Adoptive mothers on gender choice:
“Allowing parents to choose the child that best fits their family situation is best for everyone—child and family. Biology didn’t allow us to bear children, so why shouldn’t we get a choice that bio parents lack, to kind of even the score?”
“For us, stating a gender preference gave us back a small sense of the control that was lost as we endured years of infertility. After grieving the losses of our pregnancies, it was healing to build a new dream for a family, and to fulfill it with children who matched our mental images.”
“We chose to adopt from China because of the likelihood of getting a daughter. I adore all the girlie things about my daughter—dressing up in her princess costumes, playing hairdresser, dancing, having chatty conversations, getting lots of hugs and kisses. And I’ll cherish doing ‘older girl’ activities with her, too.”
“Since we adopted domestically, we felt like we shouldn’t be able to choose the gender, just as we wouldn’t if we had given birth to a biological child. We’ve heard of too many cases where the sonograms were incorrect, and the child was a different sex. If our birthmother thought that we’d only want to raise a girl and she gave birth to a boy, would she have felt like she could no longer place her child with us because she didn’t have the daughter that we really wanted?”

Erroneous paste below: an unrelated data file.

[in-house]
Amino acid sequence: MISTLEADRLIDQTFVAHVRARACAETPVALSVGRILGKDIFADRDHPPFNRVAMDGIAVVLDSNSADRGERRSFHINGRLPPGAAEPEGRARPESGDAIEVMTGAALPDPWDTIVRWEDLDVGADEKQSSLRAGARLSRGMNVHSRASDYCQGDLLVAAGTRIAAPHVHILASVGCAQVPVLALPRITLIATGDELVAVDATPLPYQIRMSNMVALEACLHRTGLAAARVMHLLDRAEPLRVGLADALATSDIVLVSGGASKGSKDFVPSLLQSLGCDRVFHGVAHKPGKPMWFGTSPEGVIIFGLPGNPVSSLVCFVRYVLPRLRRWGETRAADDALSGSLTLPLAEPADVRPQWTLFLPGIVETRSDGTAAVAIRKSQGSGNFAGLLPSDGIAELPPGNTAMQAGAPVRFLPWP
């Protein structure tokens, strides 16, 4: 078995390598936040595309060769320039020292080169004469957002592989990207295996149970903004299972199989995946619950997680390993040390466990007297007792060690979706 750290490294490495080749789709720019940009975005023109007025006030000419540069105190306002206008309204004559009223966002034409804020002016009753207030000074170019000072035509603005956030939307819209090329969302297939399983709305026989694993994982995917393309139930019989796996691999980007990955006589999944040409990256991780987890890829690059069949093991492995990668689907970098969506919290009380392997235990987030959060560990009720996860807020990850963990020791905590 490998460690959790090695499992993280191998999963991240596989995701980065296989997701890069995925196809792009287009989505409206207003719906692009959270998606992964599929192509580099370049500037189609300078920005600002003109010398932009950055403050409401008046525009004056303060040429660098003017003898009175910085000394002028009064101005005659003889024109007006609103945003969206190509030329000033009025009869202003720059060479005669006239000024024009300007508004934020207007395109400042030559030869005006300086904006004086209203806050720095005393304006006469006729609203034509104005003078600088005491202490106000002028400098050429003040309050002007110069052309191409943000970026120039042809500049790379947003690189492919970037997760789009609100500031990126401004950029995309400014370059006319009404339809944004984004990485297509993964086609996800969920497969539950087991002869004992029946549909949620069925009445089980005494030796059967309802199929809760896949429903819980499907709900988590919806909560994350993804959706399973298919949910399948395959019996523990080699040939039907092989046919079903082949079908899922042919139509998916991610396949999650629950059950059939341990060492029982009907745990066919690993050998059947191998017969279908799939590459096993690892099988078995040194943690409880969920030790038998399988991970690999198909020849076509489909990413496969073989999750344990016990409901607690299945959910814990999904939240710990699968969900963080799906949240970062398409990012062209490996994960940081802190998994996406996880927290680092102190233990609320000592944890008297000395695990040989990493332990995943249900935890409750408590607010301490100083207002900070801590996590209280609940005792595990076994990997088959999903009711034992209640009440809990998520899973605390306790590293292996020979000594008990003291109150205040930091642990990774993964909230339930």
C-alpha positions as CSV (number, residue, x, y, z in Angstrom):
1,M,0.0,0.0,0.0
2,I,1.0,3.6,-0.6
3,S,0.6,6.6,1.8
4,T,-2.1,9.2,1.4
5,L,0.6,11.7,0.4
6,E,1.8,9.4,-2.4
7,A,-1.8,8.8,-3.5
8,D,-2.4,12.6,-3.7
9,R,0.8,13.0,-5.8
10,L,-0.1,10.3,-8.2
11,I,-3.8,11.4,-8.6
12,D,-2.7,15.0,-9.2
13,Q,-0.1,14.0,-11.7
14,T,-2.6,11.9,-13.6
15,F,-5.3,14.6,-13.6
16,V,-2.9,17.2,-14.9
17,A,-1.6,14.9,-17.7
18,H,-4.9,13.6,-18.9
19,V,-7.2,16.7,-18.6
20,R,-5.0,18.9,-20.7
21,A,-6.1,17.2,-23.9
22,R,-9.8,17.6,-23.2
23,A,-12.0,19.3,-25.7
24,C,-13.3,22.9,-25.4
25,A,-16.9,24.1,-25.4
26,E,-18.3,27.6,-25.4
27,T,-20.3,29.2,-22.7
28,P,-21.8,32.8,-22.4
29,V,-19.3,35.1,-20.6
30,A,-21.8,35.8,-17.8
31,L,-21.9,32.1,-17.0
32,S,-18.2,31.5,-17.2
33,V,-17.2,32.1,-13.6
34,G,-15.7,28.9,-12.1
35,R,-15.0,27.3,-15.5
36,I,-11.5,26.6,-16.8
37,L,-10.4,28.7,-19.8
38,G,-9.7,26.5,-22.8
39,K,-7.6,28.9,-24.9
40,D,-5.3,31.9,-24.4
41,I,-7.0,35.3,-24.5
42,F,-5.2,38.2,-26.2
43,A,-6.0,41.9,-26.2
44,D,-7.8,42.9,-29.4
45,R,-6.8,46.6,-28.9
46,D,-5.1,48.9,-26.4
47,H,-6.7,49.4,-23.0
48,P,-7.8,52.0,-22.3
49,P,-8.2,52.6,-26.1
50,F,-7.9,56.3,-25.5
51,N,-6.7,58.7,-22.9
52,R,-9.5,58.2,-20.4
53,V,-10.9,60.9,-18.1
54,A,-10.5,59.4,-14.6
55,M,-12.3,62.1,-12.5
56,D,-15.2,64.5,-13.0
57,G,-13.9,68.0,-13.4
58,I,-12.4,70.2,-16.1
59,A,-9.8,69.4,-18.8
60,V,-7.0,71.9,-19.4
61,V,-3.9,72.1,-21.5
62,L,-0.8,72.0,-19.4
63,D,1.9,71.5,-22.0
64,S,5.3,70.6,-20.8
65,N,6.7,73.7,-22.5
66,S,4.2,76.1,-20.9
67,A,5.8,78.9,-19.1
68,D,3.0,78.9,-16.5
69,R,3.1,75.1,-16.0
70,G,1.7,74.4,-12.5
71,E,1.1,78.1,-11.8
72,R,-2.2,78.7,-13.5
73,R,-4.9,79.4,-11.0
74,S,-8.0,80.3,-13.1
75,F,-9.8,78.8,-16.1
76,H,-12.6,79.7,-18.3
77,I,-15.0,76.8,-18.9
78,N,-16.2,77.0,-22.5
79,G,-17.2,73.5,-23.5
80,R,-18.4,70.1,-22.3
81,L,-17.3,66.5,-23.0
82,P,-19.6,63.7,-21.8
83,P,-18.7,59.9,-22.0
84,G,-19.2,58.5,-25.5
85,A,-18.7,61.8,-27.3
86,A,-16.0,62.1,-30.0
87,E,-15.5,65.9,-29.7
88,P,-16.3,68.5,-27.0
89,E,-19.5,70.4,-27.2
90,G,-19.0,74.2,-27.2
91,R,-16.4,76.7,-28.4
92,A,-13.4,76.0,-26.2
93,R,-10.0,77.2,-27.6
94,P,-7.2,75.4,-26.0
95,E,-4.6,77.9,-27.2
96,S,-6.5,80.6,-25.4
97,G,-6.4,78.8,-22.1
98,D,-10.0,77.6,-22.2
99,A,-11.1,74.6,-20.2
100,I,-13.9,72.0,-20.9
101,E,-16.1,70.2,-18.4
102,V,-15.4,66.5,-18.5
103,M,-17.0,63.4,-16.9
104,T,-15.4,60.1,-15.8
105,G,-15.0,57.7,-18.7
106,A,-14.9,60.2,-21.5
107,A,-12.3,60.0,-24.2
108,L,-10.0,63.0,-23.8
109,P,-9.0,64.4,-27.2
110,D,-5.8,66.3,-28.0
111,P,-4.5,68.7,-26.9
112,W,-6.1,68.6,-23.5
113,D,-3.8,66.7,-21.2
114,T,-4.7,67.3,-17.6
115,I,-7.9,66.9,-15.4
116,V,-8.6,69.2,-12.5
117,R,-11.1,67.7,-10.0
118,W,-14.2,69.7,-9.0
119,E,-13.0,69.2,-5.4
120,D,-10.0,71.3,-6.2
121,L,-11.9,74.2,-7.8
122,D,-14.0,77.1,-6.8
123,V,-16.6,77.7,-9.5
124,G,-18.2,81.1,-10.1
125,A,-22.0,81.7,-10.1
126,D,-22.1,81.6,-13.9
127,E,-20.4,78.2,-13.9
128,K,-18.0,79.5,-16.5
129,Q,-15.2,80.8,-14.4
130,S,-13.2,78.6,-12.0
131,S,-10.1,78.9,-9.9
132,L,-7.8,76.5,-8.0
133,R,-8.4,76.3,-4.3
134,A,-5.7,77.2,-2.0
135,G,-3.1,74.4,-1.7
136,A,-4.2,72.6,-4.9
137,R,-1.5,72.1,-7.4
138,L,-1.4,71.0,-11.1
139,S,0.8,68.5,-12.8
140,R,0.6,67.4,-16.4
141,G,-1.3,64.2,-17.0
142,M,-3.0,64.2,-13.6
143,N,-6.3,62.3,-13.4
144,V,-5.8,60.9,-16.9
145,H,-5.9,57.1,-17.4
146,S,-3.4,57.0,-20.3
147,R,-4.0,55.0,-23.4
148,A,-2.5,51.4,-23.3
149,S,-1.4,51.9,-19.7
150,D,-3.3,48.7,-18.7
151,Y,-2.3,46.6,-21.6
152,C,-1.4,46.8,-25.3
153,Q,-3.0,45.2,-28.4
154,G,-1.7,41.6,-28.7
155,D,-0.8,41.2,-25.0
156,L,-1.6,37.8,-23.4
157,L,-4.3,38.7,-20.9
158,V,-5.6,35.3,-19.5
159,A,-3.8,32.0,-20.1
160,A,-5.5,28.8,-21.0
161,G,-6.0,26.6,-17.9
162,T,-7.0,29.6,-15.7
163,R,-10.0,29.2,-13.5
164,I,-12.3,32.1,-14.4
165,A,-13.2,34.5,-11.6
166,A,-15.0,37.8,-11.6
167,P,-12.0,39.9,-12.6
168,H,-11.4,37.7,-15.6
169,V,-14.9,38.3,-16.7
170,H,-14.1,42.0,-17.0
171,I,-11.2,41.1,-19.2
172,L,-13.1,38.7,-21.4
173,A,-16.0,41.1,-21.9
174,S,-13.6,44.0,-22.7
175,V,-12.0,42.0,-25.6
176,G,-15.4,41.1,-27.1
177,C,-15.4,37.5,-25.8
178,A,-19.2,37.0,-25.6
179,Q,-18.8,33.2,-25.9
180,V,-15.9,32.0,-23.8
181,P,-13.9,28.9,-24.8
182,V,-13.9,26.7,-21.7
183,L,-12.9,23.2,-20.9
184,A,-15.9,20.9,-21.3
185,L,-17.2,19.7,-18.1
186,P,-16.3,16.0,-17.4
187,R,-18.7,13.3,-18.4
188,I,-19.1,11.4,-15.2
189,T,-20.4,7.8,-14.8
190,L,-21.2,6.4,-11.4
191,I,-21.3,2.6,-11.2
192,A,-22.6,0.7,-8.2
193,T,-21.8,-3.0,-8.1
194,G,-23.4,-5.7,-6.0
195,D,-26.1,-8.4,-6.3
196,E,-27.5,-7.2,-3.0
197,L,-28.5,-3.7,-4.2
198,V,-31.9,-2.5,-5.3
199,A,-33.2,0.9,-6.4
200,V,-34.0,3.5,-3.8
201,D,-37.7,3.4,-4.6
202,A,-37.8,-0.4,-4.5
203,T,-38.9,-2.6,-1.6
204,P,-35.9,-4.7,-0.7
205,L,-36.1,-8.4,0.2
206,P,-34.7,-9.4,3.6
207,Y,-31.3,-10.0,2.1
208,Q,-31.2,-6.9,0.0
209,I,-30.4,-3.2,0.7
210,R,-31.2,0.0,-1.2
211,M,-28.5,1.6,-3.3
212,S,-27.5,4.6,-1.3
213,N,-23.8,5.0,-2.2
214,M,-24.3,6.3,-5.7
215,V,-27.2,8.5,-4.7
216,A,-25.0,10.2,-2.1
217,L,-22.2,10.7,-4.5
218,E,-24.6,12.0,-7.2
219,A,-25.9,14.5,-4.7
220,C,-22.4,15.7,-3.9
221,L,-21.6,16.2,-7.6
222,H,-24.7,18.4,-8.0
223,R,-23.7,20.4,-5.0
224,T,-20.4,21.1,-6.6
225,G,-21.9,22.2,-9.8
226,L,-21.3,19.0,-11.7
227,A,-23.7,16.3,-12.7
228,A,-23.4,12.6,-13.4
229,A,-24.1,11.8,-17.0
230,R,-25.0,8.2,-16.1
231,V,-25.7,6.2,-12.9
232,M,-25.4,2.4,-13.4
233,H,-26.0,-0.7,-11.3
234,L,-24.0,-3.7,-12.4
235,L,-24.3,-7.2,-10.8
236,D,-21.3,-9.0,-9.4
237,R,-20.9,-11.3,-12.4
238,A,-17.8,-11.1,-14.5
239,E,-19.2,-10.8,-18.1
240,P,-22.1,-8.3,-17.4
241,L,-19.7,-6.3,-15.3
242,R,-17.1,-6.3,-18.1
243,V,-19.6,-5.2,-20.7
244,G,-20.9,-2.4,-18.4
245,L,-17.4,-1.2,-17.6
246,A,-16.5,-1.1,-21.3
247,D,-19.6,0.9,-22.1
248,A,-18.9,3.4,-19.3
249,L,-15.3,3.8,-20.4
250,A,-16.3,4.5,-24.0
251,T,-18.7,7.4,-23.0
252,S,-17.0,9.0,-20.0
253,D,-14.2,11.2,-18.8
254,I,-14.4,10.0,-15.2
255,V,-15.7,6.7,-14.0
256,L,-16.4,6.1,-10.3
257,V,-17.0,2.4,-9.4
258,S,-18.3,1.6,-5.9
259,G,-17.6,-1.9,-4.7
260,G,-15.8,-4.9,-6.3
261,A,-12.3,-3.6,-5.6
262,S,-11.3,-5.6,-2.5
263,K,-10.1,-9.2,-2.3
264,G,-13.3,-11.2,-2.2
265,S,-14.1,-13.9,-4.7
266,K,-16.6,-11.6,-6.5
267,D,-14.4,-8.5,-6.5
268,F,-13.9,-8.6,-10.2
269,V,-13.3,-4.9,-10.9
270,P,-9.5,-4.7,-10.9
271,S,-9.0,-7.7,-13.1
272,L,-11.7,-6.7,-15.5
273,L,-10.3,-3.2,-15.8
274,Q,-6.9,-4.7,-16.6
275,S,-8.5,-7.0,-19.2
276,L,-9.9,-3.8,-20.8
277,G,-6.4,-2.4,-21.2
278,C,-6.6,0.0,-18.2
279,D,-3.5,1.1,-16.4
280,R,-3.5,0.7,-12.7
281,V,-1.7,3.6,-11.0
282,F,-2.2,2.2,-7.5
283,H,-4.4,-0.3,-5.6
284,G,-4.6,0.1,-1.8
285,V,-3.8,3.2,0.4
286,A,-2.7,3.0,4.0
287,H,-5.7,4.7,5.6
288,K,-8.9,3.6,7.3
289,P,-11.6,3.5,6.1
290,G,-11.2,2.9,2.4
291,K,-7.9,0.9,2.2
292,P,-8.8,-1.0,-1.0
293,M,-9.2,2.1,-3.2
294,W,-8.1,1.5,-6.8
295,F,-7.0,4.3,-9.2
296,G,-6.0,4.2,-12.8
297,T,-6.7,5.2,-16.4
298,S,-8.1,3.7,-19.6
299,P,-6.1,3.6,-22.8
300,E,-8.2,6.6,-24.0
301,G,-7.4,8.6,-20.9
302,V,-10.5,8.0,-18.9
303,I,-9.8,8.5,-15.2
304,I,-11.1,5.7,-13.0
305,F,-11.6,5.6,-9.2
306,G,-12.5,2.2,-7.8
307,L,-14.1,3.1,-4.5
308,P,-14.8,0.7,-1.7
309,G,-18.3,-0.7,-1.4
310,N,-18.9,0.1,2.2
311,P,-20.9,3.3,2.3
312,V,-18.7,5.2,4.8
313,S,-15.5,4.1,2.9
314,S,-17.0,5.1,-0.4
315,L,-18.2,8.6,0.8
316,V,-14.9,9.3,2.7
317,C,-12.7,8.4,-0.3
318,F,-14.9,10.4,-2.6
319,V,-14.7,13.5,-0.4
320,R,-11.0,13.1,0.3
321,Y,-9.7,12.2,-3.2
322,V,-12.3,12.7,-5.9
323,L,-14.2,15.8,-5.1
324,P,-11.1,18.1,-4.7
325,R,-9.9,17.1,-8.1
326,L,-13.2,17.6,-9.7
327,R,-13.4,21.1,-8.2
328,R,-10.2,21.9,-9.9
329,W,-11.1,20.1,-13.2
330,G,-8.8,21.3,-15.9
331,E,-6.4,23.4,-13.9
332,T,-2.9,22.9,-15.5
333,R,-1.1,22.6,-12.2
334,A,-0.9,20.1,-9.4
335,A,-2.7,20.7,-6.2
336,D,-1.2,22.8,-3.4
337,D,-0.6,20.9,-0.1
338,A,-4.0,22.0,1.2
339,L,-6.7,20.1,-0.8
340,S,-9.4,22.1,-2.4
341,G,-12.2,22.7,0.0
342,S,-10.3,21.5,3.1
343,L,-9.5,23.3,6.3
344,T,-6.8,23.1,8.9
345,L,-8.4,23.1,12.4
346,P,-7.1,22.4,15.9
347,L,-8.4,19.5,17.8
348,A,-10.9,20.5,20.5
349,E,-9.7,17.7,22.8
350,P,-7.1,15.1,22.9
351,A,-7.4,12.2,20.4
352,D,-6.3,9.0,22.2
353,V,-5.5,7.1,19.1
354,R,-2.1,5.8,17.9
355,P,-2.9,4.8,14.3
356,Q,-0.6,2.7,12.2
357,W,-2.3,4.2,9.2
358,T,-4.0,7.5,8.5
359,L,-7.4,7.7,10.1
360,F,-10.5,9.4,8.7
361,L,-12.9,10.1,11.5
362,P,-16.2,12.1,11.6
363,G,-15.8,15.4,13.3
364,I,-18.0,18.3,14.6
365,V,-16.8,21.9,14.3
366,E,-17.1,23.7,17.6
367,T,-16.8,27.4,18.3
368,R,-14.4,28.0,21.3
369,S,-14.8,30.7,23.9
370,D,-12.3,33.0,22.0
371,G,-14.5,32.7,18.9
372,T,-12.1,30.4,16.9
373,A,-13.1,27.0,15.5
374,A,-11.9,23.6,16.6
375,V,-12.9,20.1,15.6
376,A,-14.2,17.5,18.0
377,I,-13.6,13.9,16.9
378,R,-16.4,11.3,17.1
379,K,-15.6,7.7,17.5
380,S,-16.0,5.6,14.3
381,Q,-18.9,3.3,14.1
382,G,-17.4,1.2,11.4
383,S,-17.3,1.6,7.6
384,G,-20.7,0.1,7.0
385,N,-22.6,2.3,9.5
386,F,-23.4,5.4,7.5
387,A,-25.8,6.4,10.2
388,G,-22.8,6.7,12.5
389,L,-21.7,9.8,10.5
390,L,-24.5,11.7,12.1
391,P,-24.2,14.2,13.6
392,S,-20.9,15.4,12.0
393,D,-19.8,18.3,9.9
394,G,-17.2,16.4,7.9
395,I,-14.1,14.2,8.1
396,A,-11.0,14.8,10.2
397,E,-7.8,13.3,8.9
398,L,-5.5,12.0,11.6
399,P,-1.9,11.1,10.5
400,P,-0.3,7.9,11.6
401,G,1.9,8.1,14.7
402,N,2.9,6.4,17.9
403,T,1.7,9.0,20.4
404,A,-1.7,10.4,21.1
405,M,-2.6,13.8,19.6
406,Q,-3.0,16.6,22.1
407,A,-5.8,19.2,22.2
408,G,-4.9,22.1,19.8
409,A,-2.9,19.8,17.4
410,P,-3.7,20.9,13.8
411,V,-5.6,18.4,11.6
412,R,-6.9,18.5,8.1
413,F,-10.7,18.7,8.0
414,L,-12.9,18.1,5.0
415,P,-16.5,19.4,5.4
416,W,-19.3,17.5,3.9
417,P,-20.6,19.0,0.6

Bethany Christian Services, a network of adoption agencies based in Grand Rapids, Michigan, allows some gender preference in domestic adoptions. If parents insist on a girl, their profile is shown only to birthmothers who have already given birth or who have a clear ultrasound. “We try to accommodate their wishes if it’s a strong preference, but we encourage the families to assess their motivation,” says Kris Faasse, the national adoption consultant for Bethany. “Many birthmothers don’t want to consider a family with a strong preference. A birthmother doesn’t want her child to be someone’s ‘second choice.’”
International Adoption: The Right to Choose
In the international adoption process, where parents are matched with waiting children, it’s easier to consider requests regarding sex, health, or other characteristics, depending on the policies of a particular country. In fact, Korea is the only country with a major international adoption program that doesn’t allow gender requests for childless couples. But that doesn’t mean that adoption professionals agree with the idea of sex selection—or that they allow their clients to make that choice. “Adoption should be primarily about finding homes for children who need homes, not about fulfilling requirements that parents have,” says Vicki Peterson, director of Wide Horizons Adoption Agency in Waltham, Massachusetts, which has a policy not to allow childless parents to request a specific sex from any country but China. “When a family is adamant about the child’s sex, you have to wonder what’s motivating that,” says Bruce Mossburg, director of adoptions for international services at Bethany Christian Services, which does allow parents to express a gender preference when a country allows it. “You have to wonder about their rigidity.”